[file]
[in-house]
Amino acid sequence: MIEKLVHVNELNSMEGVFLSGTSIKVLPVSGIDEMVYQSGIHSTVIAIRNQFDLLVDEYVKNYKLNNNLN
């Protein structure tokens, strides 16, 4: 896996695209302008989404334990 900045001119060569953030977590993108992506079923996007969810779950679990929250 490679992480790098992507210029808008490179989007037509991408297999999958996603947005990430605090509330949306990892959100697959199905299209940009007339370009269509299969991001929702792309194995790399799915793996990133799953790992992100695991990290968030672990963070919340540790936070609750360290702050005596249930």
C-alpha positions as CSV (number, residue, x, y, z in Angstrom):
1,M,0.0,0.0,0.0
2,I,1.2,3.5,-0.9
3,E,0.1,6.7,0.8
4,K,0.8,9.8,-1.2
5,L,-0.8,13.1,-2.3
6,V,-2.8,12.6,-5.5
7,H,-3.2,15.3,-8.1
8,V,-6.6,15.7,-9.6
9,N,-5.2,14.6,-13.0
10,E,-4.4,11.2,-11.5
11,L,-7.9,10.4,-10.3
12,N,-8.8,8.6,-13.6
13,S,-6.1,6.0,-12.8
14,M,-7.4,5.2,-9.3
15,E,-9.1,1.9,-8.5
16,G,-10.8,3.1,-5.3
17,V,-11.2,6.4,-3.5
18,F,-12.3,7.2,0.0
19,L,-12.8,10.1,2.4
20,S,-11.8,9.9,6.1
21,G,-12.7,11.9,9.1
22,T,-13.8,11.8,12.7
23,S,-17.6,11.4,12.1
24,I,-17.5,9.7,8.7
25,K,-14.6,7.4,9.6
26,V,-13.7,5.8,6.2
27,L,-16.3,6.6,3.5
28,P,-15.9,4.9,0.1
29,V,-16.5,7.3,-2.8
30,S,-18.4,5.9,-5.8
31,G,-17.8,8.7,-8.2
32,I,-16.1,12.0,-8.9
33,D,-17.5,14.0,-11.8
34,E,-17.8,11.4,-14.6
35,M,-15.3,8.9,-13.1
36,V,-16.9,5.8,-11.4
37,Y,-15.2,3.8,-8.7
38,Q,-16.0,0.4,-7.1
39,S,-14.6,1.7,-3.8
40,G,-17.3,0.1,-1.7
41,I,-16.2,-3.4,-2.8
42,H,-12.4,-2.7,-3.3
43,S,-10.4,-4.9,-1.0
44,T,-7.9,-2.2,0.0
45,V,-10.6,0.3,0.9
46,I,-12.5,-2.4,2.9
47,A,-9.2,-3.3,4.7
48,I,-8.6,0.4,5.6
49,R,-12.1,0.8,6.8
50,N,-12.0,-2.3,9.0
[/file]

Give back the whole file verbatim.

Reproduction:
[in-house]
Amino acid sequence: MIEKLVHVNELNSMEGVFLSGTSIKVLPVSGIDEMVYQSGIHSTVIAIRNQFDLLVDEYVKNYKLNNNLN
């Protein structure tokens, strides 16, 4: 896996695209302008989404334990 900045001119060569953030977590993108992506079923996007969810779950679990929250 490679992480790098992507210029808008490179989007037509991408297999999958996603947005990430605090509330949306990892959100697959199905299209940009007339370009269509299969991001929702792309194995790399799915793996990133799953790992992100695991990290968030672990963070919340540790936070609750360290702050005596249930």
C-alpha positions as CSV (number, residue, x, y, z in Angstrom):
1,M,0.0,0.0,0.0
2,I,1.2,3.5,-0.9
3,E,0.1,6.7,0.8
4,K,0.8,9.8,-1.2
5,L,-0.8,13.1,-2.3
6,V,-2.8,12.6,-5.5
7,H,-3.2,15.3,-8.1
8,V,-6.6,15.7,-9.6
9,N,-5.2,14.6,-13.0
10,E,-4.4,11.2,-11.5
11,L,-7.9,10.4,-10.3
12,N,-8.8,8.6,-13.6
13,S,-6.1,6.0,-12.8
14,M,-7.4,5.2,-9.3
15,E,-9.1,1.9,-8.5
16,G,-10.8,3.1,-5.3
17,V,-11.2,6.4,-3.5
18,F,-12.3,7.2,0.0
19,L,-12.8,10.1,2.4
20,S,-11.8,9.9,6.1
21,G,-12.7,11.9,9.1
22,T,-13.8,11.8,12.7
23,S,-17.6,11.4,12.1
24,I,-17.5,9.7,8.7
25,K,-14.6,7.4,9.6
26,V,-13.7,5.8,6.2
27,L,-16.3,6.6,3.5
28,P,-15.9,4.9,0.1
29,V,-16.5,7.3,-2.8
30,S,-18.4,5.9,-5.8
31,G,-17.8,8.7,-8.2
32,I,-16.1,12.0,-8.9
33,D,-17.5,14.0,-11.8
34,E,-17.8,11.4,-14.6
35,M,-15.3,8.9,-13.1
36,V,-16.9,5.8,-11.4
37,Y,-15.2,3.8,-8.7
38,Q,-16.0,0.4,-7.1
39,S,-14.6,1.7,-3.8
40,G,-17.3,0.1,-1.7
41,I,-16.2,-3.4,-2.8
42,H,-12.4,-2.7,-3.3
43,S,-10.4,-4.9,-1.0
44,T,-7.9,-2.2,0.0
45,V,-10.6,0.3,0.9
46,I,-12.5,-2.4,2.9
47,A,-9.2,-3.3,4.7
48,I,-8.6,0.4,5.6
49,R,-12.1,0.8,6.8
50,N,-12.0,-2.3,9.0